Peeter Rebane and Tom Prior on the making of their powerful Cold-War drama, Firebird

Firebird tells the staggering true story of Sergey and Roman, two soldiers in the Soviet Air Force who embark on a dangerous love affair at the height of the Cold-War. It is a deeply affecting story, and one that director and co-writer Peeter Rebane felt immediately compelled to tell on screen. “I read it over a weekend at home,” he tells Outtake, referencing Sergey Fetisov’s memoir, The Story of Roman. “I literally cried and felt that I had to turn it into a film.”  

“I think for the whole of my career, I’ve kind of done things which I’ve been intrigued about,” Rebane admits, “what intrigued me personally about this story when I first read it, was how it was possible that such a relationship between a conscript and a fighter pilot could have actually existed in the Soviet Air Force during the Cold War. I mean, it just seemed unbelievable, but having researched it together, we found that there were actually many relationships and many people who had love stories come out of their time in the army.”

Tom Prior in Peeter Rebane film Firebird
Courtesy of BFI Flare

Tom Prior, who stars as Sergey and co-wrote the film, explains what led him to come aboard Firebird. “I fell in love with the project because it had been addressing the types of relationships which I was quite fascinated in telling, against a very interesting backdrop”.

Although Prior (who has previously acted in Kingsman: The Secret Service and The Theory of Everything) initially came on board as an actor, his role soon transformed into that of co-creator. “I started making some suggestions on how we might improve the script or how the dialogue would come across, and it kind of ended up with us basically becoming writer-collaborators.”

Navigating the switch from acting to writing came naturally to Prior. “I’m formally trained as an actor but through that, I’ve sort of found that I actually have quite a gift for writing as well… I realised when I finished drama school in London that I wanted to start writing. I took a break from acting just for a few months and spent time sort of feeling out what I wanted to write.”

We discuss whether he thinks his background in acting has helped him with his writing. “I think for me, yes, particularly because I realised that I have a sort of sensitivity to the way that people speak.” Prior cites British playwright James Graham as a personal inspiration in his writing. “He writes in such a way, it’s a bit like writing beautiful music… That was an example to me,” he acknowledges, “that if you get the writing right, then the lift that can happen with the acting is really, really incredible.”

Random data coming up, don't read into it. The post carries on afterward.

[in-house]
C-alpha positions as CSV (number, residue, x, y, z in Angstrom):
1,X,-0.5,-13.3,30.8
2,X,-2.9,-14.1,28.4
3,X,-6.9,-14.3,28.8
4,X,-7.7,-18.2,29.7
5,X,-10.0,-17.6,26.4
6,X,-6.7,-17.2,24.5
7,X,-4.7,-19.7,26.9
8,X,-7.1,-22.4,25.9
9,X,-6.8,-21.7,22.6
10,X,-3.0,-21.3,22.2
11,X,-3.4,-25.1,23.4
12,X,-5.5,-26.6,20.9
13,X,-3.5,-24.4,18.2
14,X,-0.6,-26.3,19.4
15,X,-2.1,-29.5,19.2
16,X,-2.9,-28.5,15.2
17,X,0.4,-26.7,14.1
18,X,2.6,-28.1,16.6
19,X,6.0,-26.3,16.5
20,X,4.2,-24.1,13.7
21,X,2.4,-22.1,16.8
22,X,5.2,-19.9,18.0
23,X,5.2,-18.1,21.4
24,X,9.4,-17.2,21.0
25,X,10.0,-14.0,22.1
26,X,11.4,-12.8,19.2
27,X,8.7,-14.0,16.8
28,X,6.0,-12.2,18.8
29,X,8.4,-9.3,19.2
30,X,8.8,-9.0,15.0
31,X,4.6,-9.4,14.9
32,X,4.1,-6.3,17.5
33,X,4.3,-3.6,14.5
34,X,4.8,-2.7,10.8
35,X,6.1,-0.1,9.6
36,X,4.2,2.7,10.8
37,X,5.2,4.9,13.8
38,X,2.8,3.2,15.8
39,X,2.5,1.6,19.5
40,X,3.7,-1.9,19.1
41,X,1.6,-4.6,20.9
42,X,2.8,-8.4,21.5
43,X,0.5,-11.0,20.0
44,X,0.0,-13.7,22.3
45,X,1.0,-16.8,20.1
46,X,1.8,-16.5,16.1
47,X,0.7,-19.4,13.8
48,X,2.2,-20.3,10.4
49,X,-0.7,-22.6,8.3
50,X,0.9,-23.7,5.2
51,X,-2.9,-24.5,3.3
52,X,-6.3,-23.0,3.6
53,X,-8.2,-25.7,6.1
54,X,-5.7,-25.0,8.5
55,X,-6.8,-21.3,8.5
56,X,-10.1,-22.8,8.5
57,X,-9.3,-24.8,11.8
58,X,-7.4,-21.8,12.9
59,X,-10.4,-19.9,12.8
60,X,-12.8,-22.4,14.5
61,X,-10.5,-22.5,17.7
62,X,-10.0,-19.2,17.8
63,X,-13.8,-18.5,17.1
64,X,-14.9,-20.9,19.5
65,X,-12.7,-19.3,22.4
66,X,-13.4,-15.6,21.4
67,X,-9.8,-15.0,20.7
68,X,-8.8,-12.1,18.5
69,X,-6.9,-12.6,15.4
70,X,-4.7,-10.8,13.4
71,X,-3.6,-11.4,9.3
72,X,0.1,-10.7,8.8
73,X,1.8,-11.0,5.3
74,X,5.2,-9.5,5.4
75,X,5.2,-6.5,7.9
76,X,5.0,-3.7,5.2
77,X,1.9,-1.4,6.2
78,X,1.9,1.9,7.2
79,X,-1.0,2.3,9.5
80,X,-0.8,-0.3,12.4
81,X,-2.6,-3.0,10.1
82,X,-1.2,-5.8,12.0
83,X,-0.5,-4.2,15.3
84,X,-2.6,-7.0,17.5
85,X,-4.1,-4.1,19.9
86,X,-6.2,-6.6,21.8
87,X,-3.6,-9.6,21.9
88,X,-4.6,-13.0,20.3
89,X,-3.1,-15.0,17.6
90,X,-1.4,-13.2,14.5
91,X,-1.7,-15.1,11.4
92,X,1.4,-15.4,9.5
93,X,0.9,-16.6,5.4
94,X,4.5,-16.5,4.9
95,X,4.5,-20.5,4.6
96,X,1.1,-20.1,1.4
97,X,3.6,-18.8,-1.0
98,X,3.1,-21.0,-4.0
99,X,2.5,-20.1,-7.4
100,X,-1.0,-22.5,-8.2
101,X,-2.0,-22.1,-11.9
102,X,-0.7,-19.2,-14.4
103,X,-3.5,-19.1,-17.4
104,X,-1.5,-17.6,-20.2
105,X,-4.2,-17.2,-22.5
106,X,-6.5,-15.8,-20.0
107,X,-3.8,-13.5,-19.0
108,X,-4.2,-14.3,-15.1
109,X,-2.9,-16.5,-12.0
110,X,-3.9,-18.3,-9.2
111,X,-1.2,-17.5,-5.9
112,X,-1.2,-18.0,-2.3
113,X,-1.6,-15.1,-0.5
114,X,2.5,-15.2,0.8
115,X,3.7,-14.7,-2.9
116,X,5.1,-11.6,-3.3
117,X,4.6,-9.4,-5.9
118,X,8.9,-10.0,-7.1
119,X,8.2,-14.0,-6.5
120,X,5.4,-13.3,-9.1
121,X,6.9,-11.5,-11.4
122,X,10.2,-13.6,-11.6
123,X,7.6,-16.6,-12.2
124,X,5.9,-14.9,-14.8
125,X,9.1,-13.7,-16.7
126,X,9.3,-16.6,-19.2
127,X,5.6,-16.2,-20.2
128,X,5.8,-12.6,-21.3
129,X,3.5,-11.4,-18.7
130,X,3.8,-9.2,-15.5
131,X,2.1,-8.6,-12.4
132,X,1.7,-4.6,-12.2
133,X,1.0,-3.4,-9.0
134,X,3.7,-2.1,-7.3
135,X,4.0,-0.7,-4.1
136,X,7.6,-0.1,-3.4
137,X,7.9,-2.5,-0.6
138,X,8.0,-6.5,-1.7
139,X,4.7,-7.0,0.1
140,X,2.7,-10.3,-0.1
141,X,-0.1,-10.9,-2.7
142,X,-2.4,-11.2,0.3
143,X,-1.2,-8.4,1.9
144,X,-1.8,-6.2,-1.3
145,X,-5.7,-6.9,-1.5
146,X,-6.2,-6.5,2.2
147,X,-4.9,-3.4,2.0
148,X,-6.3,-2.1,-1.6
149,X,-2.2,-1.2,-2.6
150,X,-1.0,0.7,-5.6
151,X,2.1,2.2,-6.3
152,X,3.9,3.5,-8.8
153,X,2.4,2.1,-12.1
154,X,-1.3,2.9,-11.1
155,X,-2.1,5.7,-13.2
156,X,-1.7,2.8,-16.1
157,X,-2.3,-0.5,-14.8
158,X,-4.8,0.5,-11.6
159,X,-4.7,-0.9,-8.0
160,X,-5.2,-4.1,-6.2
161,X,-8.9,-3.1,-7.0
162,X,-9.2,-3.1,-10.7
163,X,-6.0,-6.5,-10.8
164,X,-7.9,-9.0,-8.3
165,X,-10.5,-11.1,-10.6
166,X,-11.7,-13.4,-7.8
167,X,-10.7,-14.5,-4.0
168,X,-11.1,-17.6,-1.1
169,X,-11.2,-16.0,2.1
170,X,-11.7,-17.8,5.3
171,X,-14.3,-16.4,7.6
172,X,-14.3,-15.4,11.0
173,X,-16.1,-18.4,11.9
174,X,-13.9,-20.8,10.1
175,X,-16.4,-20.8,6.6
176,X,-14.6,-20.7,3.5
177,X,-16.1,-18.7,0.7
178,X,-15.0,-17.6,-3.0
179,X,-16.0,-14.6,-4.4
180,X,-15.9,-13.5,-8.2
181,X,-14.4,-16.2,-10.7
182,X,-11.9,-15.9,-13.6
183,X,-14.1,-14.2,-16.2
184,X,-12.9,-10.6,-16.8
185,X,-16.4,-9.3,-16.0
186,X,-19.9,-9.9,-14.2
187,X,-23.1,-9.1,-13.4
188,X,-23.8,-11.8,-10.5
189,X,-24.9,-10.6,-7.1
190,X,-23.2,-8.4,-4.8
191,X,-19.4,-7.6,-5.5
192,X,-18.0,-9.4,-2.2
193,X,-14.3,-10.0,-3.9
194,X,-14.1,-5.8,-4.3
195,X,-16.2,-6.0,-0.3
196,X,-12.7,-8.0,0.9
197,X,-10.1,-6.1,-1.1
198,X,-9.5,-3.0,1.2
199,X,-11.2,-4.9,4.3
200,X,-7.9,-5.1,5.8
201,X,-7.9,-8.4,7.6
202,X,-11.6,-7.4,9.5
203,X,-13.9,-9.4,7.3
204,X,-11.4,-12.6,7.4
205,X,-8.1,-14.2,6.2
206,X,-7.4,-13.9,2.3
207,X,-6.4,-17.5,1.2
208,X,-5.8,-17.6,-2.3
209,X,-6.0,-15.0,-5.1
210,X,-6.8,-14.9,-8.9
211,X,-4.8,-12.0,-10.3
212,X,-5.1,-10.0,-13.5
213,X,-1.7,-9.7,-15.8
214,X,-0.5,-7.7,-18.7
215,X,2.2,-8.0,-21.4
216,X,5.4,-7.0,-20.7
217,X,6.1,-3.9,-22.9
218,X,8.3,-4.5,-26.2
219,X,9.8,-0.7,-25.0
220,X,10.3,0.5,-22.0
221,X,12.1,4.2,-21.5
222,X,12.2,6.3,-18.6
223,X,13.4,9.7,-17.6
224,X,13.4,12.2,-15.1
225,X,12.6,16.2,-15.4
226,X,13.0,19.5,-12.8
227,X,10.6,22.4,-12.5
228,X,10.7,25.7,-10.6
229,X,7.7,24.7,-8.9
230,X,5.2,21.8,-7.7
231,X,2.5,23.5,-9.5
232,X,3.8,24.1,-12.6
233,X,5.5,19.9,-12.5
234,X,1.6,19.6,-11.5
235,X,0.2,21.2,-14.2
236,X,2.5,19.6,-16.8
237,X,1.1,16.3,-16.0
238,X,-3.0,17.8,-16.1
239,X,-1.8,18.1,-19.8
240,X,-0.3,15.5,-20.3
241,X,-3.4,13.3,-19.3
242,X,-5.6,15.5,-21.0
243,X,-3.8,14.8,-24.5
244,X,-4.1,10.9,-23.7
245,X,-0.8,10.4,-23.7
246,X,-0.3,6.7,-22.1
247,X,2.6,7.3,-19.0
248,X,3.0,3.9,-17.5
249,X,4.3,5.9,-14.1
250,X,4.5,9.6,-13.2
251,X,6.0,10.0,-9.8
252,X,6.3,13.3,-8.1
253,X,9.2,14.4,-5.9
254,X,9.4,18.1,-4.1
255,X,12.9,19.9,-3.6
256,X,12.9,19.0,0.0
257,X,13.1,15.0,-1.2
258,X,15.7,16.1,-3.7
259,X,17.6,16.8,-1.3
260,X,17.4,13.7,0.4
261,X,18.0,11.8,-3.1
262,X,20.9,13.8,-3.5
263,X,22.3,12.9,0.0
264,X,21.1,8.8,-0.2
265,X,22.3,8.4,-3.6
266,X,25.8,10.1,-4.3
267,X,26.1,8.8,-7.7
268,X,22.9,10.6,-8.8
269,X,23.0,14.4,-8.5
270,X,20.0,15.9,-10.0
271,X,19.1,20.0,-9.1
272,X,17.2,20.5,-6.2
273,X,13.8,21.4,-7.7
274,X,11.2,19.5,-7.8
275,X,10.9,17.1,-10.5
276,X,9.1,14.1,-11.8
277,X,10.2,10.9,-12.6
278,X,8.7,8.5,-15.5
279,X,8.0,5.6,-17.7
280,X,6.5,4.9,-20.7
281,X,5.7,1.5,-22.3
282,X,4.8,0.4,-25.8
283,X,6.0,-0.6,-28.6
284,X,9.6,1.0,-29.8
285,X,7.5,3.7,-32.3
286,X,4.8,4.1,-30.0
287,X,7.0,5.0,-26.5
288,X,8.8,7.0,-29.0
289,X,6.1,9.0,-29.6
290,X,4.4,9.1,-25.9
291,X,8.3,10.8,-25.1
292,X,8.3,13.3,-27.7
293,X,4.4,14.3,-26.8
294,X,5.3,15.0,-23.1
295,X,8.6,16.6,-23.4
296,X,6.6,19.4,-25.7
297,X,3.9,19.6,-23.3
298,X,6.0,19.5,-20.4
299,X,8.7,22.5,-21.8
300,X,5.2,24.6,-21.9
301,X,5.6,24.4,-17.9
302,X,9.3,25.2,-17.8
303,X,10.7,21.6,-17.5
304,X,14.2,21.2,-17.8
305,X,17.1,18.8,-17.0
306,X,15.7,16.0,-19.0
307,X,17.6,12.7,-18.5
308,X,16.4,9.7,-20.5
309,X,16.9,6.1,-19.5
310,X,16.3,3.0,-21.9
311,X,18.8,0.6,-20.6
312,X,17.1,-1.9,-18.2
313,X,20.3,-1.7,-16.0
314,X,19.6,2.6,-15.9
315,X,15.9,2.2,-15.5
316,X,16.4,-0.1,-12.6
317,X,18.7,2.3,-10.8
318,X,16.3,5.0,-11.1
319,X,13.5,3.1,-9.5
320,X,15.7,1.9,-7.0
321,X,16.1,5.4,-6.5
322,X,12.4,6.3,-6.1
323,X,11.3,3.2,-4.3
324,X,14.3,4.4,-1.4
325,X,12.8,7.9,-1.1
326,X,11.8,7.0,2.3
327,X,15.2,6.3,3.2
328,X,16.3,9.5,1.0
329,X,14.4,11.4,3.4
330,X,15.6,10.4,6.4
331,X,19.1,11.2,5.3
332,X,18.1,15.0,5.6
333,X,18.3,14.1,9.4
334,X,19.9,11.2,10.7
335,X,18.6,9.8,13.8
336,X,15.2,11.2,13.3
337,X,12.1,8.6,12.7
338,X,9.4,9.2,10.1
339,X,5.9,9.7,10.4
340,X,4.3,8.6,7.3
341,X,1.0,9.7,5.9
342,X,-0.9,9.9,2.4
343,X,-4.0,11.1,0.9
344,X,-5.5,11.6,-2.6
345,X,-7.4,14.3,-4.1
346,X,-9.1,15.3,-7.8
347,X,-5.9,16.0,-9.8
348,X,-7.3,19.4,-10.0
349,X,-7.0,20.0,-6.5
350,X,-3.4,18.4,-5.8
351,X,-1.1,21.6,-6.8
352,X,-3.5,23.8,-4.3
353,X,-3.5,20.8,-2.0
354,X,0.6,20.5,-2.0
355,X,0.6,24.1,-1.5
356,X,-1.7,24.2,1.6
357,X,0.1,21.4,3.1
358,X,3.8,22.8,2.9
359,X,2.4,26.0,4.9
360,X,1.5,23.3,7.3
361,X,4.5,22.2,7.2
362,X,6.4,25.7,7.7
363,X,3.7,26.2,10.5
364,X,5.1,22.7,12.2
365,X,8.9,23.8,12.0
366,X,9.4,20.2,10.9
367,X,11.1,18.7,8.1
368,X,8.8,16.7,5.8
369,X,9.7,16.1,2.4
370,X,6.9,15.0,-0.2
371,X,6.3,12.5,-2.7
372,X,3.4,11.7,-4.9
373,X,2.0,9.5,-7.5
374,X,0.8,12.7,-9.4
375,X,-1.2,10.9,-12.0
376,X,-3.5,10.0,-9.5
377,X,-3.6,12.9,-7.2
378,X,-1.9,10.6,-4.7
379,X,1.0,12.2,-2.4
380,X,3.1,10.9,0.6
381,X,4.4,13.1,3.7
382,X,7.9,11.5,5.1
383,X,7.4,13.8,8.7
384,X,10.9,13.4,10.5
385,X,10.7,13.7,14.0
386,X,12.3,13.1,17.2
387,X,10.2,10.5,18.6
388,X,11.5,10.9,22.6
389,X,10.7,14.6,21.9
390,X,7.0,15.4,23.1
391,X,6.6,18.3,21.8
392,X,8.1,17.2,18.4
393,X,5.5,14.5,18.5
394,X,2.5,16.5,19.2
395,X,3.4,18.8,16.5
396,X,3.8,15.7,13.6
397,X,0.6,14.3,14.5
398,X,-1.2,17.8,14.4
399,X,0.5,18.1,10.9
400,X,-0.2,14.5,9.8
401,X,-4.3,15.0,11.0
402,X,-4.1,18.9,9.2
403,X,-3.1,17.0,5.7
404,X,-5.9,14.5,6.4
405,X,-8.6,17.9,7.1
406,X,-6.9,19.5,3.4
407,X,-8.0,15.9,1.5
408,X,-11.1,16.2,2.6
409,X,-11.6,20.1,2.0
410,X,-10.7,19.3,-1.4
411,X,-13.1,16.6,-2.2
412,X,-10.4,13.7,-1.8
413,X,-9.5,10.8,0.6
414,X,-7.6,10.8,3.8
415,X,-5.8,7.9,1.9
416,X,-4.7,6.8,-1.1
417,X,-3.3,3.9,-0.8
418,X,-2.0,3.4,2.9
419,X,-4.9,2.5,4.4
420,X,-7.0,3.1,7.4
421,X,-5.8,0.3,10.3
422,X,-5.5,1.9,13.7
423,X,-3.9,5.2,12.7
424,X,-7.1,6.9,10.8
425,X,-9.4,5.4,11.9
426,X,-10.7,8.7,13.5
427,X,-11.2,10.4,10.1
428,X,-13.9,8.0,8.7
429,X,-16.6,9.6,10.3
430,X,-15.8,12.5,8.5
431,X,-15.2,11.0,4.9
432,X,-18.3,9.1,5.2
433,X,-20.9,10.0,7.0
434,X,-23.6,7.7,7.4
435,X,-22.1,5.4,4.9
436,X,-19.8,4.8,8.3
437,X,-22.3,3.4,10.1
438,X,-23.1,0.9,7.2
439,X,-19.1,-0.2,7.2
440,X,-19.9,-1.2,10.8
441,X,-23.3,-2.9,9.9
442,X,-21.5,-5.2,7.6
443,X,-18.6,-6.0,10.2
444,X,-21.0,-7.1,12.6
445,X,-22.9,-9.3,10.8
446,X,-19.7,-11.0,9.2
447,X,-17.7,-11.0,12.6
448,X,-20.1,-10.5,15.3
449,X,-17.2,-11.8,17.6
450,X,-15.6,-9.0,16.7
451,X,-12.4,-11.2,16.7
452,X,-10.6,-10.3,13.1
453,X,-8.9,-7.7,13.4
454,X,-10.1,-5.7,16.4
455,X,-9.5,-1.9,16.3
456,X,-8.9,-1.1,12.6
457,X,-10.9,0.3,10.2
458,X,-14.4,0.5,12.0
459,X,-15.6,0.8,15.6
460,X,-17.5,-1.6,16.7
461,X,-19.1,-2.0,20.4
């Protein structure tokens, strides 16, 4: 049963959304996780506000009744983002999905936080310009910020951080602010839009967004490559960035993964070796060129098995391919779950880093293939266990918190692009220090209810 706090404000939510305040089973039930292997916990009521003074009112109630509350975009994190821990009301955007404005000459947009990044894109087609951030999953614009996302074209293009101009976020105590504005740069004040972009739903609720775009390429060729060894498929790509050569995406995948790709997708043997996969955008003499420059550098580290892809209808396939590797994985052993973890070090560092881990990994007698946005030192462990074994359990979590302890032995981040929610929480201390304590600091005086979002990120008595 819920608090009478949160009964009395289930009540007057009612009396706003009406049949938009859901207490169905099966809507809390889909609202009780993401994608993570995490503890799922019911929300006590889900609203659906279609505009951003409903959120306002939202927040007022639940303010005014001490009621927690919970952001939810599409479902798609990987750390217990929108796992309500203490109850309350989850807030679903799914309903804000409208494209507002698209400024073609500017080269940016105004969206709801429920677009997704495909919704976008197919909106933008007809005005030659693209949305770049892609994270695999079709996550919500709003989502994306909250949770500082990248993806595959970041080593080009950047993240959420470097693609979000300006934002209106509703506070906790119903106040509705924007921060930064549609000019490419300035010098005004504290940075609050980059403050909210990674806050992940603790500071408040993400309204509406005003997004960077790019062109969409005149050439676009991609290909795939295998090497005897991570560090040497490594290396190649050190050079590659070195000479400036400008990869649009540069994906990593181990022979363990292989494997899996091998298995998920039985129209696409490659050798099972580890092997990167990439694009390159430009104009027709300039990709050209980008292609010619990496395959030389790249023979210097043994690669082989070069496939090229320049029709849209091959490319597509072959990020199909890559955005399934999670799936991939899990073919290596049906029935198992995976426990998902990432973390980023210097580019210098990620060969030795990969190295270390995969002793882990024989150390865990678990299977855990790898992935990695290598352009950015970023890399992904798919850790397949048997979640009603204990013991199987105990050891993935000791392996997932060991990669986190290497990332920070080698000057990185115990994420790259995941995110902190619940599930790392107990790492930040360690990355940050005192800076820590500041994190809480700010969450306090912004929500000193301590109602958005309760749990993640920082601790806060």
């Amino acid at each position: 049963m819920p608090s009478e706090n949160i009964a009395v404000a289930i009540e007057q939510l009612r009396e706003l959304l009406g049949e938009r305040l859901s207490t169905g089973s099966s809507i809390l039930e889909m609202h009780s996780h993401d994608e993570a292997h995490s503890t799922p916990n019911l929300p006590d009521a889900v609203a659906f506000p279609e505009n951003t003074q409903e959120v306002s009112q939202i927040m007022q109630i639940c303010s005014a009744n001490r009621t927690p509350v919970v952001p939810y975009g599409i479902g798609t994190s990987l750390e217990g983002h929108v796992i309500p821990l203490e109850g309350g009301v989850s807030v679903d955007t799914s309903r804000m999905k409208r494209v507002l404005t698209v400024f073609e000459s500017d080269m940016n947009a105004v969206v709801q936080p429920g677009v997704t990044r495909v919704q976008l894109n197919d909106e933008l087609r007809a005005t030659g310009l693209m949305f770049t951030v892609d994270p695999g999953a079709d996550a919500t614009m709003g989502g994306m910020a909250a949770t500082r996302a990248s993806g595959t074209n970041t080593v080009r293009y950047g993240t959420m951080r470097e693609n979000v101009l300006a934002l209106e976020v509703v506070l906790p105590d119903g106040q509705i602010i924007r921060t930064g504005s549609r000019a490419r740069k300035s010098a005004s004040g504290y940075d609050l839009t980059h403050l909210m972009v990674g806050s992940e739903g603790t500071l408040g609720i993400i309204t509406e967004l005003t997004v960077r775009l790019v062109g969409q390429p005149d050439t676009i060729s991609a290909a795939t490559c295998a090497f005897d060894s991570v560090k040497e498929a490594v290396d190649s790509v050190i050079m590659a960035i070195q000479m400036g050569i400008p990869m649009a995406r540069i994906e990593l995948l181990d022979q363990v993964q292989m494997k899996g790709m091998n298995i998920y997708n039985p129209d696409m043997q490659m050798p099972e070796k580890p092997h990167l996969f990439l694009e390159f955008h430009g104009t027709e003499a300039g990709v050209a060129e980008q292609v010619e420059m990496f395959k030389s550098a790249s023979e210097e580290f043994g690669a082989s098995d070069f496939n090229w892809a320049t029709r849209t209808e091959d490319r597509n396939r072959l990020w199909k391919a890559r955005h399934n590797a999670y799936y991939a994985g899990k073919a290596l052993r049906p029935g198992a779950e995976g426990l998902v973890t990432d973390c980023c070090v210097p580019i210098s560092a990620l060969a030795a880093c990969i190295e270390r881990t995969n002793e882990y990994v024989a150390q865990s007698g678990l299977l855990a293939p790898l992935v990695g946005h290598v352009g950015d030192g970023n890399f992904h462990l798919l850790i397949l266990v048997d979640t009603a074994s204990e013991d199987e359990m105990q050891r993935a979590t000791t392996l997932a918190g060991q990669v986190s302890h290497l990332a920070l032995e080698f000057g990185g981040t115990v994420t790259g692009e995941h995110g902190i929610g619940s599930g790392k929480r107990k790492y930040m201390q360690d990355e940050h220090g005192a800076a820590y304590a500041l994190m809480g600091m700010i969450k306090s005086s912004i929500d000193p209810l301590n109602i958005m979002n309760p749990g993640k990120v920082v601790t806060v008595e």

BFI Flare film Firebird starring Tom Prior, directed by Peeter Rebane
Courtesy of BFI Flare

In terms of writing a part that he would go on to play, Prior discusses the creative reward of taking on the mantel of both writer and actor. “It’s a real joy and a gift to be able to write, to embody and then become it, in that process of being a writer and an actor.” He goes on to acknowledge that “it’s been a real, real privilege to be able to really act my own words.”

We discuss the collaborative process between Prior and Rebane and how the two worked together to create Firebird. Prior acknowledges that “for both of us as screenwriters, it was really fascinating, because I’m kind of obsessed with emotion, dialogue and detail and Peeter’s really great about seeing the bigger picture in terms of sequencing and structure. It’s a really beautiful synergy actually, co-creating together.”

Rebane credits the honest communication that the two shared as a reason for their successful collaboration. “We communicated very directly, and sometimes people might have interpreted this as arguing rather than as debating. We’d sometimes have to explain that we were just working it out, not having an argument about it,” he confesses. “I think that’s the most amazing thing, when you can be 100% honest on the set, and the other person, the actor or director, doesn’t get offended and doesn’t become protective about it.”